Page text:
Saturday, July 6, 2013

Edu-reform and the Opt-Out movement

         I viewed the July 4th proclamation purporting to reclaim public education. The organizers/administrators of the Unitedoptout movement  are suggesting that parents, teachers and students join together to stop what they perceive as the corporate takeover of public education. Please do not be swayed by the pathos of their argument. It is merely a fearful response to change.

     The administrators define opt out as 
"Def: (verb)To opt out is to take any and all actions to end corporate reform of public education.
Actions include: Refusing to participate in high stakes testing which is the life’s blood of the destruction of public education."  High Stakes testing is not new. Students in countries around the world take tests that determine their future. In the USA, students are blessed to be able to take the tests (ACT and SAT) as many times as they can pay the fee. Students in other countries are not so blessed.  The administrators of Unitedoptout see the annual state exams and next generation tests as a threat to public education. WHY? The data from these exams will now be used as part of the evaluation of teacher effectiveness.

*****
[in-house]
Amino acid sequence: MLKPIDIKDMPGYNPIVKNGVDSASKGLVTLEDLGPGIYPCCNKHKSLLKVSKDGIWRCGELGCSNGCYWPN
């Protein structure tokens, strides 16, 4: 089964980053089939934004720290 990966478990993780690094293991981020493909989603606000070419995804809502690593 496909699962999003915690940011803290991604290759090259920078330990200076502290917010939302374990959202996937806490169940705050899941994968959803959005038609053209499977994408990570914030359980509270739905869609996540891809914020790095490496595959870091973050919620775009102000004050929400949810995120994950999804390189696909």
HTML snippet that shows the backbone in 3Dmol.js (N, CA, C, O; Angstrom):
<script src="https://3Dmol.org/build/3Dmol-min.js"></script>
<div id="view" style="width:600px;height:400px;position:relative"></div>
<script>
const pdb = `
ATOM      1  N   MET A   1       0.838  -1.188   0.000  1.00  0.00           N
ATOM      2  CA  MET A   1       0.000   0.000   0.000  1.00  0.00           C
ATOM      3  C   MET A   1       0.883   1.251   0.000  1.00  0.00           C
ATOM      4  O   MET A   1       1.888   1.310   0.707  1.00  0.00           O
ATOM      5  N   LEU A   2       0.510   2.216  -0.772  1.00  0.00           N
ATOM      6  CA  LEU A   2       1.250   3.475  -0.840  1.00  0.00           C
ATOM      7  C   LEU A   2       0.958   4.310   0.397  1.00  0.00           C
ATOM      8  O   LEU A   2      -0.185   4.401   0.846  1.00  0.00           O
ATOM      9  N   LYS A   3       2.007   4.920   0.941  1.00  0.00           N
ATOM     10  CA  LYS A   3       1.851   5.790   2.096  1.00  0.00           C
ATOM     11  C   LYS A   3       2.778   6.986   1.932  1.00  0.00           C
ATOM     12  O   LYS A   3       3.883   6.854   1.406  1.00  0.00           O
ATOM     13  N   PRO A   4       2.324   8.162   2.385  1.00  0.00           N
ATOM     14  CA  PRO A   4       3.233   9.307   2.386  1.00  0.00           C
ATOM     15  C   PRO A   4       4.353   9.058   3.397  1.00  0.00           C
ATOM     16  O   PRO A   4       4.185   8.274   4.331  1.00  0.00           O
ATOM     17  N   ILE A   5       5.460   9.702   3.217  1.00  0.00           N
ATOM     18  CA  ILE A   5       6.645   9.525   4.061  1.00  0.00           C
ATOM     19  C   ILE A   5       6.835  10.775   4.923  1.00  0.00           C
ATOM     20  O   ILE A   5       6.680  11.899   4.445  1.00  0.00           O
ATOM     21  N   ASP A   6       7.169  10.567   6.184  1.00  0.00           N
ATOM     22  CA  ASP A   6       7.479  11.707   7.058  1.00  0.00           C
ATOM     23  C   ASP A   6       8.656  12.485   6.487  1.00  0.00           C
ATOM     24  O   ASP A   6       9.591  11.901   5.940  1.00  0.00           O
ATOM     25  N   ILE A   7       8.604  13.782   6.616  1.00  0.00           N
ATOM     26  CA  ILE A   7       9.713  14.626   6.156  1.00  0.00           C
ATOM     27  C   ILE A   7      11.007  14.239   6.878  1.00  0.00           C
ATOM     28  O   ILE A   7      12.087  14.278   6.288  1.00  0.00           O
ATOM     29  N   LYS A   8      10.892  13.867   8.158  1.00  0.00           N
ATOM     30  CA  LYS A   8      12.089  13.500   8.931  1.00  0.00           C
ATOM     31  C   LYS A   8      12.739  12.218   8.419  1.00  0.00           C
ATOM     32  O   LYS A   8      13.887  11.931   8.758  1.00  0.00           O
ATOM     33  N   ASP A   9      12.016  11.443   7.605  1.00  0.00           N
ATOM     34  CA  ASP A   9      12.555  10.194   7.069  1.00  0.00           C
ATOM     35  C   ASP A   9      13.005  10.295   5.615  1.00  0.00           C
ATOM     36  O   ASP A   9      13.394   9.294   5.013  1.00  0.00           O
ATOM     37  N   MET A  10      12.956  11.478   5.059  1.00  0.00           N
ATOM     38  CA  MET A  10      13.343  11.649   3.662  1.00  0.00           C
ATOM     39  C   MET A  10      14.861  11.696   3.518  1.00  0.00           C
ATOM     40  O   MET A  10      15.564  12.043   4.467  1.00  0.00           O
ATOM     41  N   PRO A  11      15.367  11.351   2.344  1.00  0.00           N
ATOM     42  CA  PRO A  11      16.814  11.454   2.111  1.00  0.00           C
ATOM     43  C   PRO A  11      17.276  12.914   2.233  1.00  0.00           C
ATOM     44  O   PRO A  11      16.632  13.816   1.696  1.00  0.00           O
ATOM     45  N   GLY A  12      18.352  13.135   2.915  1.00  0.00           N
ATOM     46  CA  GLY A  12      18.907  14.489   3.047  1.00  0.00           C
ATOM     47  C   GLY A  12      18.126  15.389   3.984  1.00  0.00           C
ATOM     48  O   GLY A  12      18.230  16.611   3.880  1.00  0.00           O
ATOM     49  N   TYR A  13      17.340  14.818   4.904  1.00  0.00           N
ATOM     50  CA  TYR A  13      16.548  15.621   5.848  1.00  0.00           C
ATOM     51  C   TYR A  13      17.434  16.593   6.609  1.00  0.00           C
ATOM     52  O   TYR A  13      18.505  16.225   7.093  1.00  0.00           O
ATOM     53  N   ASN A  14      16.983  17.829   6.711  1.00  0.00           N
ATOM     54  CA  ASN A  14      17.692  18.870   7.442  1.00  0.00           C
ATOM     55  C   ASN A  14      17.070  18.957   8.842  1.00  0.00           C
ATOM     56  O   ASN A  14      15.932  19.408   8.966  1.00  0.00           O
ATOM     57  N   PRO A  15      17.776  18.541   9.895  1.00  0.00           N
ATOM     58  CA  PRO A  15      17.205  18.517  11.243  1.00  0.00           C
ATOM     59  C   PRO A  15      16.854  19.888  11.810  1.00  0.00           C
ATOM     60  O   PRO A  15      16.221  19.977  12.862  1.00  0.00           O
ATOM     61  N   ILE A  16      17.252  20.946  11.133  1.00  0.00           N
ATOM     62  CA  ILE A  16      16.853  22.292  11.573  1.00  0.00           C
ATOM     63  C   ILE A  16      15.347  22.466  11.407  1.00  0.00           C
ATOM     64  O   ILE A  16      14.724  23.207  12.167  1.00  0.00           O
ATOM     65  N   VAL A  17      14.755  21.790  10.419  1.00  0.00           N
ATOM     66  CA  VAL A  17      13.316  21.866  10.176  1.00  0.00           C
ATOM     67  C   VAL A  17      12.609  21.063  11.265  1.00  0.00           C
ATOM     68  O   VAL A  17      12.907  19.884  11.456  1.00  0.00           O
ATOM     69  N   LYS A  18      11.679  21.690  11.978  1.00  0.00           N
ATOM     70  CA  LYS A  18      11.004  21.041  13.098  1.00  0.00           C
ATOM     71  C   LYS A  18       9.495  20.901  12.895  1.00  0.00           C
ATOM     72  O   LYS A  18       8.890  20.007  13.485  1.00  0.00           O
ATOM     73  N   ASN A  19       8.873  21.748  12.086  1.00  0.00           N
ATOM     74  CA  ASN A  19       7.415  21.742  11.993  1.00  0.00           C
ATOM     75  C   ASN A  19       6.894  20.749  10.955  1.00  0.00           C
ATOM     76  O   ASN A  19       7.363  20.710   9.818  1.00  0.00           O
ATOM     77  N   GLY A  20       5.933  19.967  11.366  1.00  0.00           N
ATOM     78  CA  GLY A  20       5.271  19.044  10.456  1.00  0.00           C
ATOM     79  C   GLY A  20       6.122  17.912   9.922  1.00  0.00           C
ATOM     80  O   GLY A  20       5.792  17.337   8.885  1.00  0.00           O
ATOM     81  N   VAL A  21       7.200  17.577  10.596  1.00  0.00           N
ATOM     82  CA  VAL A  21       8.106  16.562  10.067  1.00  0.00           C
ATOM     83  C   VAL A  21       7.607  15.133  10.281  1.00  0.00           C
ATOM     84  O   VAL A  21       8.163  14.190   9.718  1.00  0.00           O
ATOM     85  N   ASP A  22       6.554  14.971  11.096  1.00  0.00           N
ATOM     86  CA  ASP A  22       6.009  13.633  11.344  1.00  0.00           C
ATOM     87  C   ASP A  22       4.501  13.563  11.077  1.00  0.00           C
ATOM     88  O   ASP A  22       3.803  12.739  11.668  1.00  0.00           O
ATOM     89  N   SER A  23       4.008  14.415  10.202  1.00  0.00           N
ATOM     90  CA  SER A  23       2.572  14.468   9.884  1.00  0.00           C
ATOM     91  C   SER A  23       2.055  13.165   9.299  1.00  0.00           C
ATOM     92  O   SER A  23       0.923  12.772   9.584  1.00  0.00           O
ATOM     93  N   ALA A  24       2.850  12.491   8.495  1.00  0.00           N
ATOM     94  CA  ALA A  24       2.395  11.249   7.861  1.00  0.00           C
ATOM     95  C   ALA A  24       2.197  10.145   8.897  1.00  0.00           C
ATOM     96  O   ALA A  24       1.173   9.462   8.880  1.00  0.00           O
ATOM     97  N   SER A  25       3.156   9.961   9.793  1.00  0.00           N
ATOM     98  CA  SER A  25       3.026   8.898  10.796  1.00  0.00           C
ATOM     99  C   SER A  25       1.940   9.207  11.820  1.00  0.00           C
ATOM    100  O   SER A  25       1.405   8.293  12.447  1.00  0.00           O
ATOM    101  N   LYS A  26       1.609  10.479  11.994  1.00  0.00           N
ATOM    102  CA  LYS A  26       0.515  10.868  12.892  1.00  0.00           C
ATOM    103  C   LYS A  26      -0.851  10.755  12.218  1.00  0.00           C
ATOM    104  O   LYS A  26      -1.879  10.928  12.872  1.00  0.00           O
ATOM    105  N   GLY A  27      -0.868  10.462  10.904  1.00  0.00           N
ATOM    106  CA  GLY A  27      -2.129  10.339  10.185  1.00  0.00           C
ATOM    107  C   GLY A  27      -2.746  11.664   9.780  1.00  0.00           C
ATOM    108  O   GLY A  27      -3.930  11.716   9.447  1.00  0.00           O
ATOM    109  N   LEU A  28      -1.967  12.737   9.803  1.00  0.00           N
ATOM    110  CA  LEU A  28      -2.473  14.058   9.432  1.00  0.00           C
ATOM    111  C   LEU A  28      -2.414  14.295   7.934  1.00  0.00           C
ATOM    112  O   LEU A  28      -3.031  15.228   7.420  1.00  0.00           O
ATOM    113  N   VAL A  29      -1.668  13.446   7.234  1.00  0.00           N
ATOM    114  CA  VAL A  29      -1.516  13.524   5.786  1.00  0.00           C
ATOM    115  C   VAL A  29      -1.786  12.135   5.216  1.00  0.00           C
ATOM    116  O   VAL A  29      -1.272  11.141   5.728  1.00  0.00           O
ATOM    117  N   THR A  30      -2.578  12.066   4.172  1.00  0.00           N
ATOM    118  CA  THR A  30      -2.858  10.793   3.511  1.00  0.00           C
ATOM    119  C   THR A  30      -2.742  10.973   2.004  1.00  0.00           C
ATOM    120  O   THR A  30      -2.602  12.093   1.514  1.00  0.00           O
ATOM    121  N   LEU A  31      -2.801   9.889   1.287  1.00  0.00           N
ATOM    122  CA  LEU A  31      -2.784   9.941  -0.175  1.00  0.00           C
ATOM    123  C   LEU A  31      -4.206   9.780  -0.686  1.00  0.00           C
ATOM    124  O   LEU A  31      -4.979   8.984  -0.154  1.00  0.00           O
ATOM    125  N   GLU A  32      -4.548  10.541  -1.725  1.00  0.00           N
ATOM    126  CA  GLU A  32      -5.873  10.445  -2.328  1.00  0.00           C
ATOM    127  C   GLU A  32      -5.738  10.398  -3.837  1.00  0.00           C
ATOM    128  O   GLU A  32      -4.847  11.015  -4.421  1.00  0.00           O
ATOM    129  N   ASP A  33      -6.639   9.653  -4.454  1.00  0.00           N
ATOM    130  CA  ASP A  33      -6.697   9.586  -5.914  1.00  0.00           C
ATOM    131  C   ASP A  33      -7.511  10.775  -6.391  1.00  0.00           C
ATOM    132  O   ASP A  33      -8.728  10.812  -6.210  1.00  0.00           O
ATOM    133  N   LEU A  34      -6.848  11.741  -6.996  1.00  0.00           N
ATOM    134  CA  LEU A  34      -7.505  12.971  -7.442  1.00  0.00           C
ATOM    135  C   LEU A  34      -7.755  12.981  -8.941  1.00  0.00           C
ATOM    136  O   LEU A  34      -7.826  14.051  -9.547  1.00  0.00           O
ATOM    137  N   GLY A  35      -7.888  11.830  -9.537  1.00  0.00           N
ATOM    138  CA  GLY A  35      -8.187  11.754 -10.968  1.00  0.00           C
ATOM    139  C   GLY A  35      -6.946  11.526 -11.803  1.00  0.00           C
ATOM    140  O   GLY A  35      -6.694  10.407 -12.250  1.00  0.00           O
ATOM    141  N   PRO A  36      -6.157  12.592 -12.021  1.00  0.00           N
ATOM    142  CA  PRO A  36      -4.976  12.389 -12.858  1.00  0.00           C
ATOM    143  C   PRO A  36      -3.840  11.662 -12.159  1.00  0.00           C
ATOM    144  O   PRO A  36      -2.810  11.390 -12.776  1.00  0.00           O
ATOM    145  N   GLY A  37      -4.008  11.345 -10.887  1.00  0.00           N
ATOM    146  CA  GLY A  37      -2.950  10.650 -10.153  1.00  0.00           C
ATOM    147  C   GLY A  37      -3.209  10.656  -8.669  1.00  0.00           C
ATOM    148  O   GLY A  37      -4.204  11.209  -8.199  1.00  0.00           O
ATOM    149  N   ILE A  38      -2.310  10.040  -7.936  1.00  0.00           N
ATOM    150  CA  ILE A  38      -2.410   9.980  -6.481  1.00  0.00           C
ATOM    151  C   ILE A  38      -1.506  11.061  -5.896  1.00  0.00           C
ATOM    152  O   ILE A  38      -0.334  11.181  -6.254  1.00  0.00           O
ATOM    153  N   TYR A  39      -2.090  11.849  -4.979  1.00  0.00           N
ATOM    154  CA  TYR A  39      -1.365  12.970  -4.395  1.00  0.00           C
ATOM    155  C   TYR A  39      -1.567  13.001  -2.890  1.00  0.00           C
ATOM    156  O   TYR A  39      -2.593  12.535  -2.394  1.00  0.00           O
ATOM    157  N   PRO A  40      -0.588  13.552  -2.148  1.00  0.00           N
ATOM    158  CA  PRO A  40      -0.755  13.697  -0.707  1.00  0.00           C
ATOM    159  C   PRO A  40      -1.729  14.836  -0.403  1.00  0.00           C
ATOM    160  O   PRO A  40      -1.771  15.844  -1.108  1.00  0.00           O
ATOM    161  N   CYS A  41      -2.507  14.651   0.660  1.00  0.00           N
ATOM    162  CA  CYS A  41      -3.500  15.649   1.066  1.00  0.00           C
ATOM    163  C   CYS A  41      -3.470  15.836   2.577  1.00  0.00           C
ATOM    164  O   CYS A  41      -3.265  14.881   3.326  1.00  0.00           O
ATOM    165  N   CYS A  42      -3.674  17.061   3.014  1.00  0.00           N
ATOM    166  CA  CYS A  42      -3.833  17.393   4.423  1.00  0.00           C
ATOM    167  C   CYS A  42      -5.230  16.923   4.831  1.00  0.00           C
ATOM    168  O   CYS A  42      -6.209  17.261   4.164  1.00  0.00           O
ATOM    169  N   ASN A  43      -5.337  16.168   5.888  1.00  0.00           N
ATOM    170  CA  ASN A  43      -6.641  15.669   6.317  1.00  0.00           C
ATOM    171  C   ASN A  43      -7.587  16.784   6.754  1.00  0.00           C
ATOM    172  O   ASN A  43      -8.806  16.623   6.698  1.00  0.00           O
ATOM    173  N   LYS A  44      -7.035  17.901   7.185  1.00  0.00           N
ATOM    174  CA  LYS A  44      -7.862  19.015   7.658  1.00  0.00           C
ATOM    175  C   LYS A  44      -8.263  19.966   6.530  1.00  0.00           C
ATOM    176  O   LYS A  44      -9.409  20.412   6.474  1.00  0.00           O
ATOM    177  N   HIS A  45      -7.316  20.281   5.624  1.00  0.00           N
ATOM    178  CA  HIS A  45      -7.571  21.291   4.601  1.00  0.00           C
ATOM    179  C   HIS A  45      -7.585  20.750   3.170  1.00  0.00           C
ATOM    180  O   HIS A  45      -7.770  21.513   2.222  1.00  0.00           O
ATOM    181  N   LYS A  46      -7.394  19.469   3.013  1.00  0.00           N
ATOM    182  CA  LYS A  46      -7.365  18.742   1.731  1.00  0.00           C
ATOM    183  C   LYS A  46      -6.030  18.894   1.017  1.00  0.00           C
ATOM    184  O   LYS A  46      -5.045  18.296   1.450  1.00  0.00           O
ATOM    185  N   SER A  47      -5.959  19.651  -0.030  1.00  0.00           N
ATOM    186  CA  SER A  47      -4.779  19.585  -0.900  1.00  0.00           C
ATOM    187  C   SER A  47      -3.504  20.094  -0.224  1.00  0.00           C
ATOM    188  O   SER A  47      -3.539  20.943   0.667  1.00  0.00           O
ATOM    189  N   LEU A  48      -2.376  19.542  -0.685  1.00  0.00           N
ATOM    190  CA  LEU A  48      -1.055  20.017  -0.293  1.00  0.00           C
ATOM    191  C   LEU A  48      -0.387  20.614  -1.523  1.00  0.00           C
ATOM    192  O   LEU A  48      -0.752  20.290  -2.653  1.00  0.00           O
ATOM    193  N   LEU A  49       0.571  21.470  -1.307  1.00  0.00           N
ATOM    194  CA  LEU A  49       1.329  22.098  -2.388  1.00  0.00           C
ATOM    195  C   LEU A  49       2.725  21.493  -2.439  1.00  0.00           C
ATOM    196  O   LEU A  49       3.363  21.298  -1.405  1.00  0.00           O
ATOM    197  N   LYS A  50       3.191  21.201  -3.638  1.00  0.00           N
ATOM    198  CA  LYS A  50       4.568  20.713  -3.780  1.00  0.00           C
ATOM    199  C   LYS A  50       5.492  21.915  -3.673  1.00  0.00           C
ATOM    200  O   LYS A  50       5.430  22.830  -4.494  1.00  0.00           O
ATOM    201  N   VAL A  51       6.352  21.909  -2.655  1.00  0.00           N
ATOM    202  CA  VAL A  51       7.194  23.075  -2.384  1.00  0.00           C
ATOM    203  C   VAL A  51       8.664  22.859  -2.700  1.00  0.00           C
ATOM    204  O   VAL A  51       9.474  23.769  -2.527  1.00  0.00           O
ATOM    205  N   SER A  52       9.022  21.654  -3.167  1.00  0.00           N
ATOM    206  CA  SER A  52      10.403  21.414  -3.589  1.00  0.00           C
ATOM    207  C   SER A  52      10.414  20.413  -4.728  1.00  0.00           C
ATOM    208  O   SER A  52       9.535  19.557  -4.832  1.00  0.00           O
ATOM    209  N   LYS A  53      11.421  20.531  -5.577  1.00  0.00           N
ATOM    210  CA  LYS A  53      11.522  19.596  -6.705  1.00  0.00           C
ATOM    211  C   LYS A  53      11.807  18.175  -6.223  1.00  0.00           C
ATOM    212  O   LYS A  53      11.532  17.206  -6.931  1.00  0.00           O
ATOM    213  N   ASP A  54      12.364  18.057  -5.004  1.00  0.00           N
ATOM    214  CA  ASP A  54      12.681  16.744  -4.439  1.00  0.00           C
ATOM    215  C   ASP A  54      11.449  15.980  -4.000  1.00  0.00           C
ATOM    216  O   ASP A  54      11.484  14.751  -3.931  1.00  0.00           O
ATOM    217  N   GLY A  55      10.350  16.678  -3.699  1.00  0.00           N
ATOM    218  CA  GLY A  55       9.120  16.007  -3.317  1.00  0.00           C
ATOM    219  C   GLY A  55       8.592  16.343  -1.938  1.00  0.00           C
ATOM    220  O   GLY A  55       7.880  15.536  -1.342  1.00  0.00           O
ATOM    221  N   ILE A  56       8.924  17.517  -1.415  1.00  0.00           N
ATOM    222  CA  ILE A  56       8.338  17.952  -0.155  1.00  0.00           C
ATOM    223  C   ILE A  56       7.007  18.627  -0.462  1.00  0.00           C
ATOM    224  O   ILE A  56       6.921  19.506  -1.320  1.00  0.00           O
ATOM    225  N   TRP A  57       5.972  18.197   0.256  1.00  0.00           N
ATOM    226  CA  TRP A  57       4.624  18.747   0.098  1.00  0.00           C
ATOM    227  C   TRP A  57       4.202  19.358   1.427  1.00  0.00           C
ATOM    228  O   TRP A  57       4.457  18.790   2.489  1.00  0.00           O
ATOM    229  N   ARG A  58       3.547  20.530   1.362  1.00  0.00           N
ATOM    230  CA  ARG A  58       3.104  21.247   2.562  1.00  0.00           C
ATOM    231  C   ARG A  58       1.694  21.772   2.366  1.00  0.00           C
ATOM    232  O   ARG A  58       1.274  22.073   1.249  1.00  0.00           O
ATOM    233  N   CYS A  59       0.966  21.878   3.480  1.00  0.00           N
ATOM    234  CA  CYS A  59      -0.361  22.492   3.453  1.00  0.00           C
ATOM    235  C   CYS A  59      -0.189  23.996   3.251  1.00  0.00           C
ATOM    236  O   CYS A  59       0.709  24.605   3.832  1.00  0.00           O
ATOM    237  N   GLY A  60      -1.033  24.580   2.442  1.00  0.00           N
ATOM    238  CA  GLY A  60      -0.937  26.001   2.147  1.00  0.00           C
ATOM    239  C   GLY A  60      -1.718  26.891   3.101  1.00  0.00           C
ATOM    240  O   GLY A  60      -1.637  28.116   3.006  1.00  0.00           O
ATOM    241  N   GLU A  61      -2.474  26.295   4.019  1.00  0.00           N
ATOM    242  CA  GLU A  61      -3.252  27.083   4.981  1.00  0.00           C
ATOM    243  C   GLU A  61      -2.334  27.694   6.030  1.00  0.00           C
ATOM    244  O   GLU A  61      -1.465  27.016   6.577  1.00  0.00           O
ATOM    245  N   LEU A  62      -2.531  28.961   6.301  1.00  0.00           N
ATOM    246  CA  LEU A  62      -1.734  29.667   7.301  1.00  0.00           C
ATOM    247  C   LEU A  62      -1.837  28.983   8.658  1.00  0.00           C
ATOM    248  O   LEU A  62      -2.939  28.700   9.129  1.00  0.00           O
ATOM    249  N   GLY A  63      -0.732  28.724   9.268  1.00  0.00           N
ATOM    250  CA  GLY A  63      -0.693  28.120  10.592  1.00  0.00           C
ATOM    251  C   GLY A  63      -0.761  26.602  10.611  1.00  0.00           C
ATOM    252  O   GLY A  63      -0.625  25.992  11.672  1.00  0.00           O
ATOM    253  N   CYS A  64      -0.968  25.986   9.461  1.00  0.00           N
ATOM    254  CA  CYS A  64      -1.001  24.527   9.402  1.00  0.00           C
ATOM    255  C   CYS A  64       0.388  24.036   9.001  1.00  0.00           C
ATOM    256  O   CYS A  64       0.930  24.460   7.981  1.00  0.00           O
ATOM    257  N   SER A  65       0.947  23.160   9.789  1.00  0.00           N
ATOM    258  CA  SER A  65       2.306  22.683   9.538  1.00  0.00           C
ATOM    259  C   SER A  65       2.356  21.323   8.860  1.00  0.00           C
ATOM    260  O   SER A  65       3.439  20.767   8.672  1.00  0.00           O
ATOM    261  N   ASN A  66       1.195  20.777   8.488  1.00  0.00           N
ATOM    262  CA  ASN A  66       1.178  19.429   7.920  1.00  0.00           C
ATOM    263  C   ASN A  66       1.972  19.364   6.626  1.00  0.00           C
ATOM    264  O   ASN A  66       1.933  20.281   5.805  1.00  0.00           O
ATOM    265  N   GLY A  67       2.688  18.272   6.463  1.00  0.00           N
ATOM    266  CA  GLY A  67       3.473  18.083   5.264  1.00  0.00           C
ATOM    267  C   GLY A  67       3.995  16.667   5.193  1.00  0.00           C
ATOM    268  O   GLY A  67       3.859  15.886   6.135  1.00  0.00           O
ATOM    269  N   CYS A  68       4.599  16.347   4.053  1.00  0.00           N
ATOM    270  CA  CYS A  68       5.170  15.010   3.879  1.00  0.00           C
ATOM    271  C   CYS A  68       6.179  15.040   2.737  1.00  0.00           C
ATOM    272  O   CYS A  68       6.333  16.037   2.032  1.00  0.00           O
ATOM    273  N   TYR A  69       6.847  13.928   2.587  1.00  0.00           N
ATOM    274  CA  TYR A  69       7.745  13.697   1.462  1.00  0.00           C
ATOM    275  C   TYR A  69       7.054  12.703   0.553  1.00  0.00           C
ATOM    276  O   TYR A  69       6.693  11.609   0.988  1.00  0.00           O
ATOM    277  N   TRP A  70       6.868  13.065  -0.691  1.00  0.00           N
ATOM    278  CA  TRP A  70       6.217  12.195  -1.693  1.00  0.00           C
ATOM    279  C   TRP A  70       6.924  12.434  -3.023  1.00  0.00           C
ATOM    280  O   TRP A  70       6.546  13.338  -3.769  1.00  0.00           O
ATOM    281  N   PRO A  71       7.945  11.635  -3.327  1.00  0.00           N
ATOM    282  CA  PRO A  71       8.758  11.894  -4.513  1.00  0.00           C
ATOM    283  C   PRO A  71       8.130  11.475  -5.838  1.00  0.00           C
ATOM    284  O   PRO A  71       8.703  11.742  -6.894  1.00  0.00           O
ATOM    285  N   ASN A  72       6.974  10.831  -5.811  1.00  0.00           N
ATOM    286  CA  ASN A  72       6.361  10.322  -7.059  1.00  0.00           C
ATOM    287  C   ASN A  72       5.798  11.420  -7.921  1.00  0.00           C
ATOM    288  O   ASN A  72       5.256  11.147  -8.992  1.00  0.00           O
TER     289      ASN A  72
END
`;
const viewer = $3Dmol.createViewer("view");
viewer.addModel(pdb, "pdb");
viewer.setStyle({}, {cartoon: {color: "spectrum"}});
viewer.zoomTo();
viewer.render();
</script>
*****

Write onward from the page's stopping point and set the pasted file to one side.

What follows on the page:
The education world is on its way toward a data informed model. If we want to be perceived as professionals, it is time to allow the data to inform our decisions. We need to value the data. More importantly, we need to make the changes necessary to provide a better education for all of our students. Running fearfully away from the data, encouraging parents and students to opt-out is not a professional reaction. Professional educators need to stand united facing the data and do the work of changing to meet the needs of our students.

1 comment:

  1. Your post and sentiment remind me of this quote from Switch by Chip & Dan Heath: "If the Rider [rational side] isn't sure what exactly what direction to go, he tends to lead the Elephant [emotional side] in circles. And as we'll see, that tendency explains the third and final surprise about change: What looks like resistance is often a lack of clarity."

    The argument against testing (which I distinguish from assessment) indeed has an element of pathos - and why I think the opt-out movement has gained such support from parents and Boards of Ed in NYS. We had state assessments and data long before the accountability of including them in teacher evaluation - but I don't think it was consistently done (or used) well. And while there were murmurs of discontent - it certainly wasn't as widespread as I have seen this past year.

    I am hoping that a clarity of purpose and use might help tame the elephant and let the rider grab the reins again!